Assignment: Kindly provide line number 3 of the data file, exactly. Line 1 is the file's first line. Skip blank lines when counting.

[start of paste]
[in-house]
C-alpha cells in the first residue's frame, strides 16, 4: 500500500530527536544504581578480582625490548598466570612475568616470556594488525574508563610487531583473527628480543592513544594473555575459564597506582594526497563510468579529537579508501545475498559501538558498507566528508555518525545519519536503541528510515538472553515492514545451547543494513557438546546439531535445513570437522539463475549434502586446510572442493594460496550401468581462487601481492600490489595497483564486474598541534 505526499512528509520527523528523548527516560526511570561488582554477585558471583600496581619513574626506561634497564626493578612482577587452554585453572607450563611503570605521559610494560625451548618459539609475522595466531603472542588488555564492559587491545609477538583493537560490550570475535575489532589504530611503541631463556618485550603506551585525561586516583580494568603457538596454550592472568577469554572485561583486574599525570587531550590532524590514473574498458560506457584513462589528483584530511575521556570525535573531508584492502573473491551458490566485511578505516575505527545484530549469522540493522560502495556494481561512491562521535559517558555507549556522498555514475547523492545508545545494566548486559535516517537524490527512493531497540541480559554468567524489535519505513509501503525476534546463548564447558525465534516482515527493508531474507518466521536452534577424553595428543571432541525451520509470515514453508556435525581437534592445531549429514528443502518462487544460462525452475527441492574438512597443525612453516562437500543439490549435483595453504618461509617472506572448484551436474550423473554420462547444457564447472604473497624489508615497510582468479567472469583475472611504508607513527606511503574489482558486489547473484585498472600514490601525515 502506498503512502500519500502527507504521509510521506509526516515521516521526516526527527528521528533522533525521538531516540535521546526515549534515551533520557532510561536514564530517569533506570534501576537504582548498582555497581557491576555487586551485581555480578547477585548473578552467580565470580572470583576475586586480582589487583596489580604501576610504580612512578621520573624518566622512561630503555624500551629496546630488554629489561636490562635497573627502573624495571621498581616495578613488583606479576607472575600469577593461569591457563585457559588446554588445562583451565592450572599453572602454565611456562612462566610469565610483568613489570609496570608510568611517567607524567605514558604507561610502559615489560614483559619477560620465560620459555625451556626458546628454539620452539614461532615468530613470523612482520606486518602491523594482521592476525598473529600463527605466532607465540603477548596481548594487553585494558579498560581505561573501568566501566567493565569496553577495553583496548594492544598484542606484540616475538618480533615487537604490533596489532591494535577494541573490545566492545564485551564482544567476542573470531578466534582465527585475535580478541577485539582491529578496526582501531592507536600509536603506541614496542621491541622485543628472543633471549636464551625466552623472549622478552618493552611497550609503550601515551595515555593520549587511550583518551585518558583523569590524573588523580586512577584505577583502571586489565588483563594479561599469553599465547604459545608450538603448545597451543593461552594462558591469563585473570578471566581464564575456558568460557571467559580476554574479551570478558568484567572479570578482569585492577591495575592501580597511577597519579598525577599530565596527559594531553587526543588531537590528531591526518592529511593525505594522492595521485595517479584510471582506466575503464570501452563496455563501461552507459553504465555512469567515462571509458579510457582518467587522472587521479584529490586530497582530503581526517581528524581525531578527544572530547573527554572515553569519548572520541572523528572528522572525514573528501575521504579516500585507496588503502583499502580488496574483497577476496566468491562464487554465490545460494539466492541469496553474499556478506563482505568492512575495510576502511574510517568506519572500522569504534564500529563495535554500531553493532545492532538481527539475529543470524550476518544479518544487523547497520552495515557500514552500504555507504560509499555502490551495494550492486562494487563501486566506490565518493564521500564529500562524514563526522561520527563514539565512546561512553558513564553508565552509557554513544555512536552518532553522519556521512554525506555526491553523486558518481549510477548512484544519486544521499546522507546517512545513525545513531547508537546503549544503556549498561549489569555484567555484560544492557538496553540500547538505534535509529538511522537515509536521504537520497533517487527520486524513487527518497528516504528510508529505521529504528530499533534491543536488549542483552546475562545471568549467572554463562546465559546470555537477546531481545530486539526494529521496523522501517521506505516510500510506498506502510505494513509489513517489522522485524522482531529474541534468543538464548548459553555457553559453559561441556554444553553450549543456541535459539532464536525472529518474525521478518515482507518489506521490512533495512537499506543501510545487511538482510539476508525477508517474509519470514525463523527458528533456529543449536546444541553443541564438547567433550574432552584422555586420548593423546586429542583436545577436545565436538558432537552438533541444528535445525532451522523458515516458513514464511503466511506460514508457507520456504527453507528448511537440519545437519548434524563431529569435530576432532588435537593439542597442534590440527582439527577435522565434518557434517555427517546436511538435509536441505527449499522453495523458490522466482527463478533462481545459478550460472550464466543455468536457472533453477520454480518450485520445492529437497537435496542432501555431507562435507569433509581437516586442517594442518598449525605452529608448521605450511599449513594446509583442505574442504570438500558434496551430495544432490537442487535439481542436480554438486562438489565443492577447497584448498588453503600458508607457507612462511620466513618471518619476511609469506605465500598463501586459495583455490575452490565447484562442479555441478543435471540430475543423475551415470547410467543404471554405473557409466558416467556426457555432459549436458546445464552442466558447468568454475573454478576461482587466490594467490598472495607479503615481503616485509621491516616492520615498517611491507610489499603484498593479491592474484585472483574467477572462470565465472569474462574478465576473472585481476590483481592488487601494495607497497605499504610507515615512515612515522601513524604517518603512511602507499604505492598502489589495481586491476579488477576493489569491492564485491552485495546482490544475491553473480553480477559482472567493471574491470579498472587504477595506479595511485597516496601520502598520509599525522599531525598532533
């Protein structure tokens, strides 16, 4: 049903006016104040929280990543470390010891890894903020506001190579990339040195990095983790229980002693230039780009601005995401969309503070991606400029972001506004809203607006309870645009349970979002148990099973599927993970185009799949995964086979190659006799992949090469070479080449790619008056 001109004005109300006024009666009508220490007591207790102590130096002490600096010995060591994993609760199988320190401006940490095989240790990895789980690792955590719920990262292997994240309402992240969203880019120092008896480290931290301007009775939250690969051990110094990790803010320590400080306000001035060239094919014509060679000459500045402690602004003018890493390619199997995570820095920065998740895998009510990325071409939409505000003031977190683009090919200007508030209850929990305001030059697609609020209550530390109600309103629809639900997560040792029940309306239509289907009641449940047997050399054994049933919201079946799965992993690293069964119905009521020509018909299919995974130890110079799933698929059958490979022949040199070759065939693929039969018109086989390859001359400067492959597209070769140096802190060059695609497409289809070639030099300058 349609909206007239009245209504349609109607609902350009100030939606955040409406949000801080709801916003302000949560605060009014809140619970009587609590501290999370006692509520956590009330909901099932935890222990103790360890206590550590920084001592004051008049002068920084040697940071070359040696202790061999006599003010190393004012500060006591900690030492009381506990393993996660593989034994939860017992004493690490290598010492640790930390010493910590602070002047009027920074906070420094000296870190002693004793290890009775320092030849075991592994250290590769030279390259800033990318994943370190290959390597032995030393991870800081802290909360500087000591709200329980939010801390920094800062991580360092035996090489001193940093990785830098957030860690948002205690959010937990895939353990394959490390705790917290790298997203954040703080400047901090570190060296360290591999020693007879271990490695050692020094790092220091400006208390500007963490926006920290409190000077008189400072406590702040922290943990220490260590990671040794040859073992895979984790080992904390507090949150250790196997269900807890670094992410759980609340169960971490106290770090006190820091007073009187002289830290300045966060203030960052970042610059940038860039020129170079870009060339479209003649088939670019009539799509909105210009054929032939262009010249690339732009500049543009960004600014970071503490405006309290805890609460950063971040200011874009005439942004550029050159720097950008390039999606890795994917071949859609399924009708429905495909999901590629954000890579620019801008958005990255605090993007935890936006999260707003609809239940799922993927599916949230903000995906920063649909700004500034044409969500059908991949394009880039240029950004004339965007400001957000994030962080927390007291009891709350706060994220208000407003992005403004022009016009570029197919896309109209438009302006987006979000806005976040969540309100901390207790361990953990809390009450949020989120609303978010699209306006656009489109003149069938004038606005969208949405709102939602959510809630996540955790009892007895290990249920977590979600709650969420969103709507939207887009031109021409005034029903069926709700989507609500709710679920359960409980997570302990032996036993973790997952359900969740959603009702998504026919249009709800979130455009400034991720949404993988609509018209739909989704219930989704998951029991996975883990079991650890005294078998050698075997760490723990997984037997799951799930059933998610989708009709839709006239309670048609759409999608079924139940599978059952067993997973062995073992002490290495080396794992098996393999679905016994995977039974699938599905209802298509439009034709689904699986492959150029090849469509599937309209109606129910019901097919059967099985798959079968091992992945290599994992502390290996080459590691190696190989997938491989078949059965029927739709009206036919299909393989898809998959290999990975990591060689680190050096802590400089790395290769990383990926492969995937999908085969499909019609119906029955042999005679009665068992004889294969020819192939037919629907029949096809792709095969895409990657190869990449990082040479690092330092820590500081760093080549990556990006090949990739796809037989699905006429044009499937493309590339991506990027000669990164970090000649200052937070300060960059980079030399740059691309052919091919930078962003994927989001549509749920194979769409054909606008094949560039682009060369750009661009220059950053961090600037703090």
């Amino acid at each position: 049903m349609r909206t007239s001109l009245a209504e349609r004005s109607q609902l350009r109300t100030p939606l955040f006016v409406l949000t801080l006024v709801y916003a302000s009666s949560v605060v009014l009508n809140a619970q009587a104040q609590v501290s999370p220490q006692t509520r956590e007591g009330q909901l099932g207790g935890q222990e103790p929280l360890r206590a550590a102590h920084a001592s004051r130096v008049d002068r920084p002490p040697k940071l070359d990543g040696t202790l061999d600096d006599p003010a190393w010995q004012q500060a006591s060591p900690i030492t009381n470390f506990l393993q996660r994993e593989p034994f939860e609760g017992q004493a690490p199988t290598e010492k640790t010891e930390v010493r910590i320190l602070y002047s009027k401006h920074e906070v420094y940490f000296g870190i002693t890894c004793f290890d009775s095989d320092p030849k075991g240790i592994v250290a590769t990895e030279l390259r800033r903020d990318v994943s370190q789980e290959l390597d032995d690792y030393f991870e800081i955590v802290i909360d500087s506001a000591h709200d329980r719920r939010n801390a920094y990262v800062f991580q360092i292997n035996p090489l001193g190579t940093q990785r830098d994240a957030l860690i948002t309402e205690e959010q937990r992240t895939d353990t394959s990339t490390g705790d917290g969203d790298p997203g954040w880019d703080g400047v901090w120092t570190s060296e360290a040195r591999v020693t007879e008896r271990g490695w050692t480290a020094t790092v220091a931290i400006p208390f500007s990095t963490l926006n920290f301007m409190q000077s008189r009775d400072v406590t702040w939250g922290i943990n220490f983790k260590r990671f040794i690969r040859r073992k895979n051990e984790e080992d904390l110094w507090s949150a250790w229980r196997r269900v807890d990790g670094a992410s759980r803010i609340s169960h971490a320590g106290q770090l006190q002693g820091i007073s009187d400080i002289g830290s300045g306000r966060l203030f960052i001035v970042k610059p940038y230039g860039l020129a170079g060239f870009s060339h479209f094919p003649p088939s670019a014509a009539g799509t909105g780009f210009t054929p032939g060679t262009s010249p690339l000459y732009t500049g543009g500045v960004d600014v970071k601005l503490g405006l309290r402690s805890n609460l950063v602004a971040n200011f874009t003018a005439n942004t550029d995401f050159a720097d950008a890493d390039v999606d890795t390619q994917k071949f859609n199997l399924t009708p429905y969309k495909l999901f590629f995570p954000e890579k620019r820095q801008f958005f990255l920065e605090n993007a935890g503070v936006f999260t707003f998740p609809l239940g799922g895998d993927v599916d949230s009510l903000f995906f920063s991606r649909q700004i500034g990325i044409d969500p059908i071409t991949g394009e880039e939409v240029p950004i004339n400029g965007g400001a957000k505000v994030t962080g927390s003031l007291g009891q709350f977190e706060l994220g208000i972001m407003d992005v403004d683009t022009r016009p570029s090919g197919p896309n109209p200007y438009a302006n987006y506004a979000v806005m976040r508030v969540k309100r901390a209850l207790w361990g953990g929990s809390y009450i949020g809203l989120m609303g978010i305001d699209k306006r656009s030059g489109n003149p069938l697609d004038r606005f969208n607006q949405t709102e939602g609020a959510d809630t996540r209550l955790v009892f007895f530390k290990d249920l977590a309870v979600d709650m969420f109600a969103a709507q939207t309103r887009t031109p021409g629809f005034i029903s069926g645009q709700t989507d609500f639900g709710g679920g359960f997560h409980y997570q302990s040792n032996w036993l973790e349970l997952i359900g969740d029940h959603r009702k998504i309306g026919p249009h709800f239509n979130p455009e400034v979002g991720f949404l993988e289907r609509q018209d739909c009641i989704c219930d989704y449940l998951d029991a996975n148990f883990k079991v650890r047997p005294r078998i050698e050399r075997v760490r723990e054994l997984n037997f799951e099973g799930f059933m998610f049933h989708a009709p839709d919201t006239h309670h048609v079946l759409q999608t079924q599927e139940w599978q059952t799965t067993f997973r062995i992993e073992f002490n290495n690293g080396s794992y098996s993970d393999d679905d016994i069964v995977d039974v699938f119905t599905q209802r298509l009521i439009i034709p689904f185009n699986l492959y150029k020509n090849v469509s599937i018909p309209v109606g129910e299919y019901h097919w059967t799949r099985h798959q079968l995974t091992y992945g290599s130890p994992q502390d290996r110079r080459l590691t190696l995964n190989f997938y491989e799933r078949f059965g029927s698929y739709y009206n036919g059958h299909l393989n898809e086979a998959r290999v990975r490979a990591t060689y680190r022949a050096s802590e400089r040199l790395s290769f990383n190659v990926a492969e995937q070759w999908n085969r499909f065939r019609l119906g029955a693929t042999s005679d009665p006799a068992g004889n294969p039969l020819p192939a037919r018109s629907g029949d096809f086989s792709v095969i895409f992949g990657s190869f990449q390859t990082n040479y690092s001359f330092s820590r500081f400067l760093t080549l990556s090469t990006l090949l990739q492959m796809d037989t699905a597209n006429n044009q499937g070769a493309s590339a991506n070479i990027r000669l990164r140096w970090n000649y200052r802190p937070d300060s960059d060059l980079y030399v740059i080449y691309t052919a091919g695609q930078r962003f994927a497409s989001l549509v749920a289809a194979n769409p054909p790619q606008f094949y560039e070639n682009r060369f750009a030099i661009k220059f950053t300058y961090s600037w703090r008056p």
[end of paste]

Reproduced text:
């Protein structure tokens, strides 16, 4: 049903006016104040929280990543470390010891890894903020506001190579990339040195990095983790229980002693230039780009601005995401969309503070991606400029972001506004809203607006309870645009349970979002148990099973599927993970185009799949995964086979190659006799992949090469070479080449790619008056 001109004005109300006024009666009508220490007591207790102590130096002490600096010995060591994993609760199988320190401006940490095989240790990895789980690792955590719920990262292997994240309402992240969203880019120092008896480290931290301007009775939250690969051990110094990790803010320590400080306000001035060239094919014509060679000459500045402690602004003018890493390619199997995570820095920065998740895998009510990325071409939409505000003031977190683009090919200007508030209850929990305001030059697609609020209550530390109600309103629809639900997560040792029940309306239509289907009641449940047997050399054994049933919201079946799965992993690293069964119905009521020509018909299919995974130890110079799933698929059958490979022949040199070759065939693929039969018109086989390859001359400067492959597209070769140096802190060059695609497409289809070639030099300058 349609909206007239009245209504349609109607609902350009100030939606955040409406949000801080709801916003302000949560605060009014809140619970009587609590501290999370006692509520956590009330909901099932935890222990103790360890206590550590920084001592004051008049002068920084040697940071070359040696202790061999006599003010190393004012500060006591900690030492009381506990393993996660593989034994939860017992004493690490290598010492640790930390010493910590602070002047009027920074906070420094000296870190002693004793290890009775320092030849075991592994250290590769030279390259800033990318994943370190290959390597032995030393991870800081802290909360500087000591709200329980939010801390920094800062991580360092035996090489001193940093990785830098957030860690948002205690959010937990895939353990394959490390705790917290790298997203954040703080400047901090570190060296360290591999020693007879271990490695050692020094790092220091400006208390500007963490926006920290409190000077008189400072406590702040922290943990220490260590990671040794040859073992895979984790080992904390507090949150250790196997269900807890670094992410759980609340169960971490106290770090006190820091007073009187002289830290300045966060203030960052970042610059940038860039020129170079870009060339479209003649088939670019009539799509909105210009054929032939262009010249690339732009500049543009960004600014970071503490405006309290805890609460950063971040200011874009005439942004550029050159720097950008390039999606890795994917071949859609399924009708429905495909999901590629954000890579620019801008958005990255605090993007935890936006999260707003609809239940799922993927599916949230903000995906920063649909700004500034044409969500059908991949394009880039240029950004004339965007400001957000994030962080927390007291009891709350706060994220208000407003992005403004022009016009570029197919896309109209438009302006987006979000806005976040969540309100901390207790361990953990809390009450949020989120609303978010699209306006656009489109003149069938004038606005969208949405709102939602959510809630996540955790009892007895290990249920977590979600709650969420969103709507939207887009031109021409005034029903069926709700989507609500709710679920359960409980997570302990032996036993973790997952359900969740959603009702998504026919249009709800979130455009400034991720949404993988609509018209739909989704219930989704998951029991996975883990079991650890005294078998050698075997760490723990997984037997799951799930059933998610989708009709839709006239309670048609759409999608079924139940599978059952067993997973062995073992002490290495080396794992098996393999679905016994995977039974699938599905209802298509439009034709689904699986492959150029090849469509599937309209109606129910019901097919059967099985798959079968091992992945290599994992502390290996080459590691190696190989997938491989078949059965029927739709009206036919299909393989898809998959290999990975990591060689680190050096802590400089790395290769990383990926492969995937999908085969499909019609119906029955042999005679009665068992004889294969020819192939037919629907029949096809792709095969895409990657190869990449990082040479690092330092820590500081760093080549990556990006090949990739796809037989699905006429044009499937493309590339991506990027000669990164970090000649200052937070300060960059980079030399740059691309052919091919930078962003994927989001549509749920194979769409054909606008094949560039682009060369750009661009220059950053961090600037703090």